Advisors must also determine if AMT-free funds make sense for clients from an investment perspective. As you might expect, in order to attract investors, private-purpose bonds have traditionally paid a higher interest rate than other municipal bonds. The spread between private-activity bonds and other municipal bonds is roughly 20 basis points, ranging historically from 10 to 30 basis points, according to Josh Gonze, co-portfolio manager of municipal bond funds at Thornburg Investment Management.

The spread is crucial to advisors evaluating tax-free investment options for clients. There are Web sites that assist investors in determining the after-tax yield for municipal bonds, but not many resources exist for investors seeking to determine the after-AMT yield and the attraction of an AMT-free municipal bond may hinge on the after-AMT yield. As yield spreads between AMT-free and private-purpose bonds narrow, private-purpose bonds become less attractive since their after-AMT yield is reduced relative to AMT-free bonds.

Advisors must be able to determine the after-AMT yield for a private-purpose bond. The evaluation is relatively straightforward. The two tax rates for taxpayers subject to AMT are 26 percent and 28 percent. If an investor is trying to determine the attractiveness of a private-purpose bond, he must first determine his AMT tax rate. Assuming that an investor is subject to AMT, and his tax rate is 26 percent, then the after-AMT yield would be the current yield times 1 minus the tax rate of 26 percent. Conversely an investor can determine an AMT equivalent yield for an AMT-free bond by dividing its yield by 1 minus the tax rate of 26 percent.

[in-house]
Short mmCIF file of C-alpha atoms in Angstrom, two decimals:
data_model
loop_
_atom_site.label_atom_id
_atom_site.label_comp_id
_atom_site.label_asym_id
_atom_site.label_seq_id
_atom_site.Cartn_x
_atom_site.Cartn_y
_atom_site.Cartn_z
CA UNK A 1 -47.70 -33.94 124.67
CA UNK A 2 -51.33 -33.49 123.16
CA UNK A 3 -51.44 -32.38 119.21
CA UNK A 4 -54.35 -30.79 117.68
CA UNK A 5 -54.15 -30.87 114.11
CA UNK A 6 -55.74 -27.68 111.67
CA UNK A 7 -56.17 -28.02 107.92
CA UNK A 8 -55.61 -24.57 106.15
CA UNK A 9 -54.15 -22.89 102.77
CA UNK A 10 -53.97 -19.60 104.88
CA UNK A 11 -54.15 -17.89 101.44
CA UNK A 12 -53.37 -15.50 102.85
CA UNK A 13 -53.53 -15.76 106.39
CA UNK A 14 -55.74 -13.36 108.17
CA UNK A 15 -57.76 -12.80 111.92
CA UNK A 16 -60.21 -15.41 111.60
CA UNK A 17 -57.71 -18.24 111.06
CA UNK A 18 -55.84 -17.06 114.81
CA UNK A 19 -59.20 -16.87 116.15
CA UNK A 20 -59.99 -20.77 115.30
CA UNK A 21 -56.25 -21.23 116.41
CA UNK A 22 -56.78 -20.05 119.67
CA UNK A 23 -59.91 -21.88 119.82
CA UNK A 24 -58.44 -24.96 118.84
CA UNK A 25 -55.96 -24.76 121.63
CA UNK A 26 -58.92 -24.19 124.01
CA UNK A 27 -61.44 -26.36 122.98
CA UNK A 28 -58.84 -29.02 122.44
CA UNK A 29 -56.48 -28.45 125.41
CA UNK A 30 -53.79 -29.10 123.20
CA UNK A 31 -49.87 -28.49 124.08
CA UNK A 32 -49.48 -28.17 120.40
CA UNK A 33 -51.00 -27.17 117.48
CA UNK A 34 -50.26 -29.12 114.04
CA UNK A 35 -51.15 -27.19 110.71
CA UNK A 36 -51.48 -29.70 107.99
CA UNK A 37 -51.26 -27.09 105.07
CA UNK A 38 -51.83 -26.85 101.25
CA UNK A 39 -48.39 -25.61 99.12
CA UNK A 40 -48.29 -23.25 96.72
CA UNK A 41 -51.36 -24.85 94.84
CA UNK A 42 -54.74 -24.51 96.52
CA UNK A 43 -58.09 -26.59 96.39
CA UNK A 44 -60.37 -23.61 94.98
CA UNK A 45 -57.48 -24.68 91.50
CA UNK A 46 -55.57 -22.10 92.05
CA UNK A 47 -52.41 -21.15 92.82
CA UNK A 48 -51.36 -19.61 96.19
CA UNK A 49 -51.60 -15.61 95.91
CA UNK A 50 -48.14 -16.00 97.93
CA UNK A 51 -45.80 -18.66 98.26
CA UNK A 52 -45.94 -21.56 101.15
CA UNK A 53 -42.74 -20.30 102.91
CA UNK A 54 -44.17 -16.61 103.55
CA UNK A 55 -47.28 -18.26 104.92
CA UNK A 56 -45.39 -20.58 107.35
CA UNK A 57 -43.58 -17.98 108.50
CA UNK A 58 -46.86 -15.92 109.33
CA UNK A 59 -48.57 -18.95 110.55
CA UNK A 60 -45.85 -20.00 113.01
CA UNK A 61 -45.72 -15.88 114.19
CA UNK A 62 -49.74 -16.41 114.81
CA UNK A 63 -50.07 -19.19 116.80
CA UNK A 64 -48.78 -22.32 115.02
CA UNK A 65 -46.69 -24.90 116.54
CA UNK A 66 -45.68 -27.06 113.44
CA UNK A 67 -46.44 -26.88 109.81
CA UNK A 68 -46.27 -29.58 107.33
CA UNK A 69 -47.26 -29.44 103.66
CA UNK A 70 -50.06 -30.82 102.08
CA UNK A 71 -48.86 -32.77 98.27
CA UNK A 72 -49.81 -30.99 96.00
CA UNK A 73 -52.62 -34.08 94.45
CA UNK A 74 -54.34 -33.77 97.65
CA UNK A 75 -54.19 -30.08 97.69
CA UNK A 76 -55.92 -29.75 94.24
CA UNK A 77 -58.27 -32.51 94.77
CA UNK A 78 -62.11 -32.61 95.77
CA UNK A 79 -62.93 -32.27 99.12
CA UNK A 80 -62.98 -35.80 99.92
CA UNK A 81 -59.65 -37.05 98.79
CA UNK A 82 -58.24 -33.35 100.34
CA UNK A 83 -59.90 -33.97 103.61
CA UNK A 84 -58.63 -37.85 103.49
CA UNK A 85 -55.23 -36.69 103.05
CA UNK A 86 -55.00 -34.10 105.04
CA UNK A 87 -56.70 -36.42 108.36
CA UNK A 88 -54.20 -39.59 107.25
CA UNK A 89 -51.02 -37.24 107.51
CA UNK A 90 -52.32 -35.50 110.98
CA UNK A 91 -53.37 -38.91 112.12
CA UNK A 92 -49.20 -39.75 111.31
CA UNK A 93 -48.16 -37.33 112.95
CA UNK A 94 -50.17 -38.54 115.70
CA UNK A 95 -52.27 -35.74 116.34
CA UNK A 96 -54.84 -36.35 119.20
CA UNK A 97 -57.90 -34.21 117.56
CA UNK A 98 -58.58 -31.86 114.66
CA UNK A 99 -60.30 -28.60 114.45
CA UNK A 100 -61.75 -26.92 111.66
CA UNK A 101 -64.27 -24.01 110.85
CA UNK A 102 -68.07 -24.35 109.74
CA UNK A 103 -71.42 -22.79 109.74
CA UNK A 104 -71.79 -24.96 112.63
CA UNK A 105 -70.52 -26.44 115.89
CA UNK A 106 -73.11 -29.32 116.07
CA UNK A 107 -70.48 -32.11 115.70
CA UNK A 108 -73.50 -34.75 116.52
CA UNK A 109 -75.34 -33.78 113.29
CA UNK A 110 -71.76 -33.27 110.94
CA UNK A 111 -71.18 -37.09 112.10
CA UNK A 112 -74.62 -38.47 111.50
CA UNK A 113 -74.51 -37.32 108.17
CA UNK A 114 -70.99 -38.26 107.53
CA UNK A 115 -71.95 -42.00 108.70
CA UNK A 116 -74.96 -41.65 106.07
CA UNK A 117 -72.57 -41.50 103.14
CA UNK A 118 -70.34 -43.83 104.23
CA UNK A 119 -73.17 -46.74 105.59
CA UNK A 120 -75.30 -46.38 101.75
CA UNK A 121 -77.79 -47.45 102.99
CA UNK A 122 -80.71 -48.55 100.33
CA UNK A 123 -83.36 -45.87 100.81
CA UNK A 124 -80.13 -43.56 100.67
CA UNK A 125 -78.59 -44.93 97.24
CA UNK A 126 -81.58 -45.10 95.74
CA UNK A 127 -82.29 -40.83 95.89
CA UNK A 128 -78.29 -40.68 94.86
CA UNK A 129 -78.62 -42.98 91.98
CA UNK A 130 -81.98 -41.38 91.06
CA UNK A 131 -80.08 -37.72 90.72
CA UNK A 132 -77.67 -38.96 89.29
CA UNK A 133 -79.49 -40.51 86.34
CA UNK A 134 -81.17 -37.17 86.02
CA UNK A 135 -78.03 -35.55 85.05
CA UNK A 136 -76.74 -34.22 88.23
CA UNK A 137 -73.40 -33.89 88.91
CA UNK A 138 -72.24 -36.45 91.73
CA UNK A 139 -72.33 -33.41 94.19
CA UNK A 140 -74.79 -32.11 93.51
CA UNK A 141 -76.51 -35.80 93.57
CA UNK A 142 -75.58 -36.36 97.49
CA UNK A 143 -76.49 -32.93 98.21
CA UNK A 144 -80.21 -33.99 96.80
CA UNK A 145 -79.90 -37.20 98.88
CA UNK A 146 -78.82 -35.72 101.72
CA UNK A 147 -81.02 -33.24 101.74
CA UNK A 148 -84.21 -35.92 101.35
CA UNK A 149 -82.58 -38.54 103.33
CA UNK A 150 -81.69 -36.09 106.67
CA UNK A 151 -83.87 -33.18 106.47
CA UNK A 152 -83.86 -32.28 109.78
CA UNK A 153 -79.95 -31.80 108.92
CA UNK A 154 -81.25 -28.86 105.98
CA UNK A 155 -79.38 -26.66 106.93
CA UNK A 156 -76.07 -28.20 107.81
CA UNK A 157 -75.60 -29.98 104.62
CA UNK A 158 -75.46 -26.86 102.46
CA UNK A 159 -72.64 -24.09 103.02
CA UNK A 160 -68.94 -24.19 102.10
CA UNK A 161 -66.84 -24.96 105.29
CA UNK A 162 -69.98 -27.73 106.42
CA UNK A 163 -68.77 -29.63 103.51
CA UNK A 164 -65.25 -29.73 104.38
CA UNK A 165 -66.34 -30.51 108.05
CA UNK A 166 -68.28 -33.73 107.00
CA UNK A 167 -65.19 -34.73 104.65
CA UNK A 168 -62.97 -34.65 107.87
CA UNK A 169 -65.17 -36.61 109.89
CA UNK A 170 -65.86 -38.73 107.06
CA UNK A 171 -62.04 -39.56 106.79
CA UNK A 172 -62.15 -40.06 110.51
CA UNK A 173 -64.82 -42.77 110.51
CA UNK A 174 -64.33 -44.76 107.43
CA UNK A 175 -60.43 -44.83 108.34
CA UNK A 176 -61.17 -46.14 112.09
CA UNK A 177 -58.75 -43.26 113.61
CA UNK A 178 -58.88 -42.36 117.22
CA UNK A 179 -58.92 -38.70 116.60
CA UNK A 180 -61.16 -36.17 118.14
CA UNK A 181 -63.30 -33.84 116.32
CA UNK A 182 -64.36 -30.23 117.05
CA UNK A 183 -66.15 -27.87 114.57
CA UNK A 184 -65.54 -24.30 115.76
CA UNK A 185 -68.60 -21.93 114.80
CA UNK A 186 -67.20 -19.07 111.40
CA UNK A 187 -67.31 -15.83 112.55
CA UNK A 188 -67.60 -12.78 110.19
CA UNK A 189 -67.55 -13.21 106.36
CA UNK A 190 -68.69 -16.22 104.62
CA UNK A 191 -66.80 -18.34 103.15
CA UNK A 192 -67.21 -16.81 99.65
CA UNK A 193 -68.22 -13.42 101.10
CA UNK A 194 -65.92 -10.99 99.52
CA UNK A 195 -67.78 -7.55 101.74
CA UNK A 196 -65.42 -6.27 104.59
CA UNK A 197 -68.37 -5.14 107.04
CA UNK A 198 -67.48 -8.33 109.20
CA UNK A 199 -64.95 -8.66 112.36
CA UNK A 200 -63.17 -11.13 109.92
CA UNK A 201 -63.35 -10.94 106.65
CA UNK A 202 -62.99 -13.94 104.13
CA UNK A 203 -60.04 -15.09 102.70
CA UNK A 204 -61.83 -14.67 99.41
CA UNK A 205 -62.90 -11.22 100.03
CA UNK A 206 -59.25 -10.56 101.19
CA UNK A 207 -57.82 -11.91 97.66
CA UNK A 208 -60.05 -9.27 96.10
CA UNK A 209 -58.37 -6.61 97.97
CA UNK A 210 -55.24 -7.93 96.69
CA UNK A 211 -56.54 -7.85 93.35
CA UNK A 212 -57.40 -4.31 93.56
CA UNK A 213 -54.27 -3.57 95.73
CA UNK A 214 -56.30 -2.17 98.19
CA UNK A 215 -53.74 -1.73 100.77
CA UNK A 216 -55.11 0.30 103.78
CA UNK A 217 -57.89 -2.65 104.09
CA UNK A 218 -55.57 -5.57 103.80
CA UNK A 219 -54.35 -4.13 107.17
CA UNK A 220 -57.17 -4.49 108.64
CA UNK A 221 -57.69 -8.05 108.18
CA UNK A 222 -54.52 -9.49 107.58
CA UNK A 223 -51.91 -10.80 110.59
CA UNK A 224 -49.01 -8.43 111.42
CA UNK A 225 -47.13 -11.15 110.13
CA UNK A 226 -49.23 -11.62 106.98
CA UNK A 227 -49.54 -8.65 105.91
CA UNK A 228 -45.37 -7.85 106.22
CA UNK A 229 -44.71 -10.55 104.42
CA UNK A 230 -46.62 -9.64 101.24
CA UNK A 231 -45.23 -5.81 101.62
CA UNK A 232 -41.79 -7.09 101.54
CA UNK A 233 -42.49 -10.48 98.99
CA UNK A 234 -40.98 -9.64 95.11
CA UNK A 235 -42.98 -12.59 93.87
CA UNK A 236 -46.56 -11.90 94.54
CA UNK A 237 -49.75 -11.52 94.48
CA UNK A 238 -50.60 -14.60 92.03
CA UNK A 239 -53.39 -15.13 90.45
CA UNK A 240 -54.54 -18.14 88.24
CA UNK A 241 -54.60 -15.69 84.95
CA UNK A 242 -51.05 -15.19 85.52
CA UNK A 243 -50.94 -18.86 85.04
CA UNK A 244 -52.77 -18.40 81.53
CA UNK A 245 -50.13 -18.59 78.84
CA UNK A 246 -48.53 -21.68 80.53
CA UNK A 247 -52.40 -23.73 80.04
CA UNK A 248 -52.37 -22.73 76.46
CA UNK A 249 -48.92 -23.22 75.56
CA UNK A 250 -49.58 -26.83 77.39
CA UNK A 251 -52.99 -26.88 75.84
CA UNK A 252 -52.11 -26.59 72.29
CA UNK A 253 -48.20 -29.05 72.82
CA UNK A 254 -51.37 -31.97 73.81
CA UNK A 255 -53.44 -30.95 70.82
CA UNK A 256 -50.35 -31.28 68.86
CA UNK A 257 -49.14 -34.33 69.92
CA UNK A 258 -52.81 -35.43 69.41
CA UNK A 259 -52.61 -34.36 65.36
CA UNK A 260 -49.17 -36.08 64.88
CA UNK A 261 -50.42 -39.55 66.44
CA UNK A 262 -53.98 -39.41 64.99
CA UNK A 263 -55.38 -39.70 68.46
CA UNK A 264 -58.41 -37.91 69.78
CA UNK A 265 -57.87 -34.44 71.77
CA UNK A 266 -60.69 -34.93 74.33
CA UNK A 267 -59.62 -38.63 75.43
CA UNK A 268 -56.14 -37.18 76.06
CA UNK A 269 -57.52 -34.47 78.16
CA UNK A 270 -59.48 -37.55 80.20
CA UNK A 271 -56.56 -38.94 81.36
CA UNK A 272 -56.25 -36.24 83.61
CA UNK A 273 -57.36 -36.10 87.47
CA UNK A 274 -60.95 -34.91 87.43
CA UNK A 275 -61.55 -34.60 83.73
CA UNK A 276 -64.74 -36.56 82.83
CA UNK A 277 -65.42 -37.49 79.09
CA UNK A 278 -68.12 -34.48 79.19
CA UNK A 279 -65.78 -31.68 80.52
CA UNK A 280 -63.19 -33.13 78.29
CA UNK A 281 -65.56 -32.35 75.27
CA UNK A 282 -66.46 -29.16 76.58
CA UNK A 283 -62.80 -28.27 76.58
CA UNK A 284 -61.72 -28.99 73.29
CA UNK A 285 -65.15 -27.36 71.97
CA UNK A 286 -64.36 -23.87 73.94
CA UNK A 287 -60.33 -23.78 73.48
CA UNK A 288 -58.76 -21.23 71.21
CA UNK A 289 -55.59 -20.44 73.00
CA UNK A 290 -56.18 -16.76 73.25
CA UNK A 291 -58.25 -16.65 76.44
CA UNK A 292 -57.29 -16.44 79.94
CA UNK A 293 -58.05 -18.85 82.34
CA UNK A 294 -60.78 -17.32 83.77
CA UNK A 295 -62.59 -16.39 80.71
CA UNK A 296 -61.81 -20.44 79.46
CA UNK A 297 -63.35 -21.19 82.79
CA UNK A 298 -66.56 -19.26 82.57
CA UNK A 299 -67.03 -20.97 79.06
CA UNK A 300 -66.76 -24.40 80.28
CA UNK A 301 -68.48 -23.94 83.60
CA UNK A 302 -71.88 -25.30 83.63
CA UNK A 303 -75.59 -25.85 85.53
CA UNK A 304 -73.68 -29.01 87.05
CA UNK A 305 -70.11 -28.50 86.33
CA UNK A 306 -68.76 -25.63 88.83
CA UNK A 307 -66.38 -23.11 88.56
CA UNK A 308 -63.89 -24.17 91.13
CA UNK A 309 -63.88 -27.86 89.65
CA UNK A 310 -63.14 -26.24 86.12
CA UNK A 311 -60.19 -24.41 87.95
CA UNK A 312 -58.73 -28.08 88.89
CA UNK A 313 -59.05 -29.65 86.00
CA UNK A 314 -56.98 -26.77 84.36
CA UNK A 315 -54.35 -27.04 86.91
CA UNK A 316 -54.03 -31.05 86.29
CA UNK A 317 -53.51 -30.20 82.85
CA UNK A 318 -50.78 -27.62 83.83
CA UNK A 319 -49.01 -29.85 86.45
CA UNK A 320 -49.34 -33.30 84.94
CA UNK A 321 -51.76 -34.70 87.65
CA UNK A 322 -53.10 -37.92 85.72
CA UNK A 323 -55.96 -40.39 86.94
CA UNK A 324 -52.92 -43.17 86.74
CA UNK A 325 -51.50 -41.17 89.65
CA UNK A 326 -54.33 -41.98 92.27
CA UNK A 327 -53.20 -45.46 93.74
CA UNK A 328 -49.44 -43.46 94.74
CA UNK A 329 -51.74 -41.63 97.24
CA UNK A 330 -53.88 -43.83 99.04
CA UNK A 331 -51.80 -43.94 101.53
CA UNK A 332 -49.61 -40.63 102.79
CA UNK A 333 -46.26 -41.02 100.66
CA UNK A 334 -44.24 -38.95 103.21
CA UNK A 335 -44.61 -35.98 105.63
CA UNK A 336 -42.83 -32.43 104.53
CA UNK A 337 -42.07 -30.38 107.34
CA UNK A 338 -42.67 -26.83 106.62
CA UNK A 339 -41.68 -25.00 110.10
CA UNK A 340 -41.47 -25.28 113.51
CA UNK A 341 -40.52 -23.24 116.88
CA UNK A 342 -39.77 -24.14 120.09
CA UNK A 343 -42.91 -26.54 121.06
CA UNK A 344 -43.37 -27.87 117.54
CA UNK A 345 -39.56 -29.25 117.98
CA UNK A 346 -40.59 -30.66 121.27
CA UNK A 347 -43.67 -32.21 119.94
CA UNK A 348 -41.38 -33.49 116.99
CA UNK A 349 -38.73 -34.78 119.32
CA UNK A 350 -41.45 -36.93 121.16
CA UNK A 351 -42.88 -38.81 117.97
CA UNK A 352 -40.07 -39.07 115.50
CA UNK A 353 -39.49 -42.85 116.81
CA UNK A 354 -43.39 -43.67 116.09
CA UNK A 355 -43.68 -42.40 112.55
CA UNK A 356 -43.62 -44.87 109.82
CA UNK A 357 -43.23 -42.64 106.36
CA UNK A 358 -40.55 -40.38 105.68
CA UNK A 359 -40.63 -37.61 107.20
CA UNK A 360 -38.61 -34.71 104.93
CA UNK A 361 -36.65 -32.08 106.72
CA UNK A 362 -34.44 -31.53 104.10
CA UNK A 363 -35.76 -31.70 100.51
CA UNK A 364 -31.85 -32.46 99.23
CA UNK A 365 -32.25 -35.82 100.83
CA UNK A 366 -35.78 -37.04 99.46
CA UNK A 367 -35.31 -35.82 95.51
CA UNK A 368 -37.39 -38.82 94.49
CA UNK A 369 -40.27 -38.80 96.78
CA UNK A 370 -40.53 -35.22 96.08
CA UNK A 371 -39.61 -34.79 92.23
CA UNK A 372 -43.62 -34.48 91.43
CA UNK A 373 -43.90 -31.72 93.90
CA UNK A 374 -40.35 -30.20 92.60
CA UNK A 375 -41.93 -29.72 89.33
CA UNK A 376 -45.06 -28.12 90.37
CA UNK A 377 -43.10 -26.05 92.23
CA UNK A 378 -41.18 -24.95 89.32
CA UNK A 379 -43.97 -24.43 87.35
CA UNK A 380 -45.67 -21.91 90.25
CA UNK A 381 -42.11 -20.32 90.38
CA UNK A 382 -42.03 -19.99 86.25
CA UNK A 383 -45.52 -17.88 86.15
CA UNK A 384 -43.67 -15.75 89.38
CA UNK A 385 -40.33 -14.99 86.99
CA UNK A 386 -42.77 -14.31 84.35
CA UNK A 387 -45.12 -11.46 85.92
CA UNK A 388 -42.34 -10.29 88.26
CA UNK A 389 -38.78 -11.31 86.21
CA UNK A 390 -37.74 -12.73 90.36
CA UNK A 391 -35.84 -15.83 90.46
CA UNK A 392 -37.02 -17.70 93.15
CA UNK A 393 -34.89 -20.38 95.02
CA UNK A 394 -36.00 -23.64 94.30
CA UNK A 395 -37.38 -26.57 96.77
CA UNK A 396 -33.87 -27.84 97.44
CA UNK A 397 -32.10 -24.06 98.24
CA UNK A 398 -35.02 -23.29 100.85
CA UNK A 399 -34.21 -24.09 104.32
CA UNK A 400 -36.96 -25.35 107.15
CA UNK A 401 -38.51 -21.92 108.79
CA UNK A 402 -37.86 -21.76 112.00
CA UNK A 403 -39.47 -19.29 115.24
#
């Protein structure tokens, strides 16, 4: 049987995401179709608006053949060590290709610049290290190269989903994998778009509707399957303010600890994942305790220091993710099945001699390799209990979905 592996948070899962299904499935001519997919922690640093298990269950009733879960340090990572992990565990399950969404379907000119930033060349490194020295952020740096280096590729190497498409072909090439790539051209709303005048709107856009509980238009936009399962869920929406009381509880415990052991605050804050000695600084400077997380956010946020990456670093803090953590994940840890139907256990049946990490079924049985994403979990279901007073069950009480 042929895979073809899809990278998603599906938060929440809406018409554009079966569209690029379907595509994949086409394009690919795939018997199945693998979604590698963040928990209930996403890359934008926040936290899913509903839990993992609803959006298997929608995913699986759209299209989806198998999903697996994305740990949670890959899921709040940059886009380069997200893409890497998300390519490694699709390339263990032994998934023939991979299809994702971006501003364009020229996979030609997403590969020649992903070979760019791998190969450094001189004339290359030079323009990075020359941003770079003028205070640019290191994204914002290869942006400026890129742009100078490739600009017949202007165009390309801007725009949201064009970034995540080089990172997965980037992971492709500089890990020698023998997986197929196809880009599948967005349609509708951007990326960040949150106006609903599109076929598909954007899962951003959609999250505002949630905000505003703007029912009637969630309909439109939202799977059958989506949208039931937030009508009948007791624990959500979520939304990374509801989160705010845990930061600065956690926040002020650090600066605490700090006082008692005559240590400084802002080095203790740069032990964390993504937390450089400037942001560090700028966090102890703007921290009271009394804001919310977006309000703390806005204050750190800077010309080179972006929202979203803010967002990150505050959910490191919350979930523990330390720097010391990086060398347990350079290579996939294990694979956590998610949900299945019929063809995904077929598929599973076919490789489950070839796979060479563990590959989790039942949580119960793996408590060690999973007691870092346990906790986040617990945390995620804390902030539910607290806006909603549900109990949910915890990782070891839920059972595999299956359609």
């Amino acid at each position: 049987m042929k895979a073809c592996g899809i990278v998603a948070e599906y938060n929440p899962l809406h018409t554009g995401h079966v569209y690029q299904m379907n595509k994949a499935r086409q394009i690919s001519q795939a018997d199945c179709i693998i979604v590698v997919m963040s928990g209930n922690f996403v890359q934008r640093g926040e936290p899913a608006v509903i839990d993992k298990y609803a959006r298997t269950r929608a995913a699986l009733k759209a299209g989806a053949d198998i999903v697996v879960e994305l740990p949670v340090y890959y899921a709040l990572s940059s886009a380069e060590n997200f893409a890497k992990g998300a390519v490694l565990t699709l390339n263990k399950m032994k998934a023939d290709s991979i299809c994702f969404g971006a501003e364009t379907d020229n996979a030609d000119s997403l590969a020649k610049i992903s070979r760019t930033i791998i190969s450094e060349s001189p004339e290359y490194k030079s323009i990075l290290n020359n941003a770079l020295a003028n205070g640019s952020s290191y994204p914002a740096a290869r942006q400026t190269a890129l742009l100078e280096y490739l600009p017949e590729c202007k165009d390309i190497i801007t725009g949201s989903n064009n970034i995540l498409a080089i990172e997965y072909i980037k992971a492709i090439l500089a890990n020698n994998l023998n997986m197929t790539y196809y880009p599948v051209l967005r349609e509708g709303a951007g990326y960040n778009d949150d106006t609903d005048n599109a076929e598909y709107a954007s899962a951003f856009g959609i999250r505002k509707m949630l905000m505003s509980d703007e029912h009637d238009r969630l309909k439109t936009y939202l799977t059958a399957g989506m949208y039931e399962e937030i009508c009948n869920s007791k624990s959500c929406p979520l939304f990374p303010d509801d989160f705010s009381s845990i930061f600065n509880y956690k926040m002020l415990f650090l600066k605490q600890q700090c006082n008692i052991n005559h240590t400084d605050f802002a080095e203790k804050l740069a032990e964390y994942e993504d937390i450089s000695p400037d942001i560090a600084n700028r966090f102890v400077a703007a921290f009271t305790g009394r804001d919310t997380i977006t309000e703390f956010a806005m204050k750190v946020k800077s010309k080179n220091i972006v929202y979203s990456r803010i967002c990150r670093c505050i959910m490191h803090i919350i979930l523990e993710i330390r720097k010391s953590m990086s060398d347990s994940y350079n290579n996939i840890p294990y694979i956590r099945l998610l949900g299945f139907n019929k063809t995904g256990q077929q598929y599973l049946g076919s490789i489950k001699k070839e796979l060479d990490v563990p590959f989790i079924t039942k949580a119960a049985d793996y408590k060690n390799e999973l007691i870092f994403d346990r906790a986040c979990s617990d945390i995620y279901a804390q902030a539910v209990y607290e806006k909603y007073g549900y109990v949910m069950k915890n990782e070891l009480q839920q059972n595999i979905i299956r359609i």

Private-Purpose Bond--Yield 7%

After AMT yield is:

7%*(1- 0.26%) = 5.18%

AMT-Free Bond--Yield 5%

AMT equivalent yield is:

5%/(1 - 0.26%) = 6.76%

In this example, we can see that at a yield of 7 percent, the bond must be priced to yield 1.82 percent higher than a bond that is AMT-free. Of course the nominal yield differential needed to compensate an investor subject to AMT varies with the level of interest rates. Advisors simply need to know that for an investor in the 26 percent AMT bracket, the yield of a private-purpose bond must be 35 percent higher.

While evaluating the attractiveness of individual bonds is relatively straightforward, the evaluation of bond funds investing in AMT-free versus private-purpose bonds is more complex. And although history is not predictive of the future, it may be useful to evaluate the recent performance of bond funds that invest in AMT-taxable bonds versus AMT-free bonds. The table on the next page, derived from data provided by Lipper Analytics, illustrates the historical returns of municipal bond funds.

The analysis shows the total returns of funds that currently hold bonds subject to AMT and funds that are AMT-free. The percentage of the portfolio subject to AMT varies from fund to fund and may vary across time. As previously noted, the excess yield required for an investor to be compensated for AMT is 35 percent. The analysis shows that on average, the difference in excess return has been minimal, and that the return differential may not be high enough to compensate taxpayers subject to AMT--even at the 26 percent rate.